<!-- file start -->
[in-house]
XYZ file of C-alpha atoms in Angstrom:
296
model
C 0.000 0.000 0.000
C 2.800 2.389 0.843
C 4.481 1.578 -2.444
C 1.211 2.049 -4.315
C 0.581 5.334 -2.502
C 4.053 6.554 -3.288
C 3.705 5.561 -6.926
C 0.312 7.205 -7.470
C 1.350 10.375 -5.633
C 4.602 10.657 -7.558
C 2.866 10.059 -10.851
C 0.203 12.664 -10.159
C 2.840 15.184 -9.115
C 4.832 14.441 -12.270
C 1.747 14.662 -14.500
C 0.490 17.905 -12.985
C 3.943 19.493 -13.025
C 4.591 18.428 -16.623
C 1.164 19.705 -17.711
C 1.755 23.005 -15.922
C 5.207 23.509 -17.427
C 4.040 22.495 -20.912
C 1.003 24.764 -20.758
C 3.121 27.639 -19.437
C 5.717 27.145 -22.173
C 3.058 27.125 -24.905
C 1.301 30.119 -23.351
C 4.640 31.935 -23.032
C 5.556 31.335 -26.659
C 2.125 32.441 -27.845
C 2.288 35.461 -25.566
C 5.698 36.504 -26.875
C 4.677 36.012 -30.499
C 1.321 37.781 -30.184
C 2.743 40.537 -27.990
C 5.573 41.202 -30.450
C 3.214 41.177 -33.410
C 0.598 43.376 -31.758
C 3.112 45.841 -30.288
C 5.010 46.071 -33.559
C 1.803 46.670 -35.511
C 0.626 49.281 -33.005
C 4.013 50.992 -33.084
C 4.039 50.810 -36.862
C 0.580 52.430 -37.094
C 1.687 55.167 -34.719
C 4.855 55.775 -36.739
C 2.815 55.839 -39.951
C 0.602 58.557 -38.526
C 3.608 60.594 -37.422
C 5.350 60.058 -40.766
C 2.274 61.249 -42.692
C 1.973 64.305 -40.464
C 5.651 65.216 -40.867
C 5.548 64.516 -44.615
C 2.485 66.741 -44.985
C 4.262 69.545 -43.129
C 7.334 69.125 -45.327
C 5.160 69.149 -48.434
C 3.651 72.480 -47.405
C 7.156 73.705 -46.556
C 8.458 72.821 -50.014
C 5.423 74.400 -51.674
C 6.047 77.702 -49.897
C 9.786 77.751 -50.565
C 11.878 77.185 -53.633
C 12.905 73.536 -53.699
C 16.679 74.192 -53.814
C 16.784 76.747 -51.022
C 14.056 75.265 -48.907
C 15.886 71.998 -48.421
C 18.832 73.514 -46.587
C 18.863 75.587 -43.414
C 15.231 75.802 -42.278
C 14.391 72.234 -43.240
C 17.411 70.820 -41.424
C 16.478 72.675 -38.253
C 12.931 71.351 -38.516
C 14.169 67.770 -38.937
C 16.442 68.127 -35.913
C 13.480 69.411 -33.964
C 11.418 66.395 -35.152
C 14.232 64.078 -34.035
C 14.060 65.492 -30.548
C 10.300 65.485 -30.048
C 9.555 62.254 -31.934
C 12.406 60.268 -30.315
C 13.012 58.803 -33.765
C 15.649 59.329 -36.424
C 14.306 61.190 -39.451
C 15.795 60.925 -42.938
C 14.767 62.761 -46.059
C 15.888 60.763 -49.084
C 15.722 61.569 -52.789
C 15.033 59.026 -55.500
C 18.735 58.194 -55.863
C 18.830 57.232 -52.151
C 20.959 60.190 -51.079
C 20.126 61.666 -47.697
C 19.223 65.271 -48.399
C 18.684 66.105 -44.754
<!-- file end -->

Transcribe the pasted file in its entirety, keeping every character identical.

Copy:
[in-house]
XYZ file of C-alpha atoms in Angstrom:
296
model
C 0.000 0.000 0.000
C 2.800 2.389 0.843
C 4.481 1.578 -2.444
C 1.211 2.049 -4.315
C 0.581 5.334 -2.502
C 4.053 6.554 -3.288
C 3.705 5.561 -6.926
C 0.312 7.205 -7.470
C 1.350 10.375 -5.633
C 4.602 10.657 -7.558
C 2.866 10.059 -10.851
C 0.203 12.664 -10.159
C 2.840 15.184 -9.115
C 4.832 14.441 -12.270
C 1.747 14.662 -14.500
C 0.490 17.905 -12.985
C 3.943 19.493 -13.025
C 4.591 18.428 -16.623
C 1.164 19.705 -17.711
C 1.755 23.005 -15.922
C 5.207 23.509 -17.427
C 4.040 22.495 -20.912
C 1.003 24.764 -20.758
C 3.121 27.639 -19.437
C 5.717 27.145 -22.173
C 3.058 27.125 -24.905
C 1.301 30.119 -23.351
C 4.640 31.935 -23.032
C 5.556 31.335 -26.659
C 2.125 32.441 -27.845
C 2.288 35.461 -25.566
C 5.698 36.504 -26.875
C 4.677 36.012 -30.499
C 1.321 37.781 -30.184
C 2.743 40.537 -27.990
C 5.573 41.202 -30.450
C 3.214 41.177 -33.410
C 0.598 43.376 -31.758
C 3.112 45.841 -30.288
C 5.010 46.071 -33.559
C 1.803 46.670 -35.511
C 0.626 49.281 -33.005
C 4.013 50.992 -33.084
C 4.039 50.810 -36.862
C 0.580 52.430 -37.094
C 1.687 55.167 -34.719
C 4.855 55.775 -36.739
C 2.815 55.839 -39.951
C 0.602 58.557 -38.526
C 3.608 60.594 -37.422
C 5.350 60.058 -40.766
C 2.274 61.249 -42.692
C 1.973 64.305 -40.464
C 5.651 65.216 -40.867
C 5.548 64.516 -44.615
C 2.485 66.741 -44.985
C 4.262 69.545 -43.129
C 7.334 69.125 -45.327
C 5.160 69.149 -48.434
C 3.651 72.480 -47.405
C 7.156 73.705 -46.556
C 8.458 72.821 -50.014
C 5.423 74.400 -51.674
C 6.047 77.702 -49.897
C 9.786 77.751 -50.565
C 11.878 77.185 -53.633
C 12.905 73.536 -53.699
C 16.679 74.192 -53.814
C 16.784 76.747 -51.022
C 14.056 75.265 -48.907
C 15.886 71.998 -48.421
C 18.832 73.514 -46.587
C 18.863 75.587 -43.414
C 15.231 75.802 -42.278
C 14.391 72.234 -43.240
C 17.411 70.820 -41.424
C 16.478 72.675 -38.253
C 12.931 71.351 -38.516
C 14.169 67.770 -38.937
C 16.442 68.127 -35.913
C 13.480 69.411 -33.964
C 11.418 66.395 -35.152
C 14.232 64.078 -34.035
C 14.060 65.492 -30.548
C 10.300 65.485 -30.048
C 9.555 62.254 -31.934
C 12.406 60.268 -30.315
C 13.012 58.803 -33.765
C 15.649 59.329 -36.424
C 14.306 61.190 -39.451
C 15.795 60.925 -42.938
C 14.767 62.761 -46.059
C 15.888 60.763 -49.084
C 15.722 61.569 -52.789
C 15.033 59.026 -55.500
C 18.735 58.194 -55.863
C 18.830 57.232 -52.151
C 20.959 60.190 -51.079
C 20.126 61.666 -47.697
C 19.223 65.271 -48.399
C 18.684 66.105 -44.754